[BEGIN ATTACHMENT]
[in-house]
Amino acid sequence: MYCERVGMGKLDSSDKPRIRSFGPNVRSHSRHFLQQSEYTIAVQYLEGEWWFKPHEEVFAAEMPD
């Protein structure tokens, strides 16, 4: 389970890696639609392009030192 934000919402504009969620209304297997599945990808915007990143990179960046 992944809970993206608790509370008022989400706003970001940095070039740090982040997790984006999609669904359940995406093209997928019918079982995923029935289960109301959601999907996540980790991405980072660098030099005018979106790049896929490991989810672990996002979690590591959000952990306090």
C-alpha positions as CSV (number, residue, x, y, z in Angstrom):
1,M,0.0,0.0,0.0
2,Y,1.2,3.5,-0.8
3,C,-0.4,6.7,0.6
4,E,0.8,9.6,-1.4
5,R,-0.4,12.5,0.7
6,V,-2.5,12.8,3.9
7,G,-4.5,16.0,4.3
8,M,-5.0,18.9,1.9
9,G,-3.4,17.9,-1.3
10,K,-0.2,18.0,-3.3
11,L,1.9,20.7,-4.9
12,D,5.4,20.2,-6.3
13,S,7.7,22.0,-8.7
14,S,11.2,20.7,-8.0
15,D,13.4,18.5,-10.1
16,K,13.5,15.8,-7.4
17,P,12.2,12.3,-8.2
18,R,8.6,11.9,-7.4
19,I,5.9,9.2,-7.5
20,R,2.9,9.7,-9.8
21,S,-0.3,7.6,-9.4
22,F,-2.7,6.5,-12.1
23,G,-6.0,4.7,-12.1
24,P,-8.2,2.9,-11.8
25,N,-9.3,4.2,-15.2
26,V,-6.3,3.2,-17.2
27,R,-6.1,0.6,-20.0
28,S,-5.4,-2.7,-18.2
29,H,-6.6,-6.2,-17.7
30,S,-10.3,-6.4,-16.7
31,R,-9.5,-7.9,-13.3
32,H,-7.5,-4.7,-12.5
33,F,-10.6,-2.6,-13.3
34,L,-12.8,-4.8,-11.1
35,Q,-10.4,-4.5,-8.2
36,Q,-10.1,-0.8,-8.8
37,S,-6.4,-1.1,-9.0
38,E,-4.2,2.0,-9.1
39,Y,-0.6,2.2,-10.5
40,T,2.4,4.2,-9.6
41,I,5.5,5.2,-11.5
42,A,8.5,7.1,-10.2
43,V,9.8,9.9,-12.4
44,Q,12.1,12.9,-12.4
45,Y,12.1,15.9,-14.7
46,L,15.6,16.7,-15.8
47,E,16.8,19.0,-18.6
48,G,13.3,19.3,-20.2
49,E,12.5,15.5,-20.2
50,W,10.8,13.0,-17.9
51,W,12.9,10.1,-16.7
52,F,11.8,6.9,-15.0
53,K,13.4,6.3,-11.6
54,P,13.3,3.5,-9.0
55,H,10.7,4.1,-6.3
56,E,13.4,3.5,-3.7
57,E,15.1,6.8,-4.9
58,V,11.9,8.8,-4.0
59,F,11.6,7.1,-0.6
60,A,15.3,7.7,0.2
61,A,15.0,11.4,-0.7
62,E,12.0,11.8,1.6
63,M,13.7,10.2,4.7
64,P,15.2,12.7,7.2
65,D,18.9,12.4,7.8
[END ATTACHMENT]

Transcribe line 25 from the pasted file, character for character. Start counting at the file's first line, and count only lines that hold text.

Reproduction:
21,S,-0.3,7.6,-9.4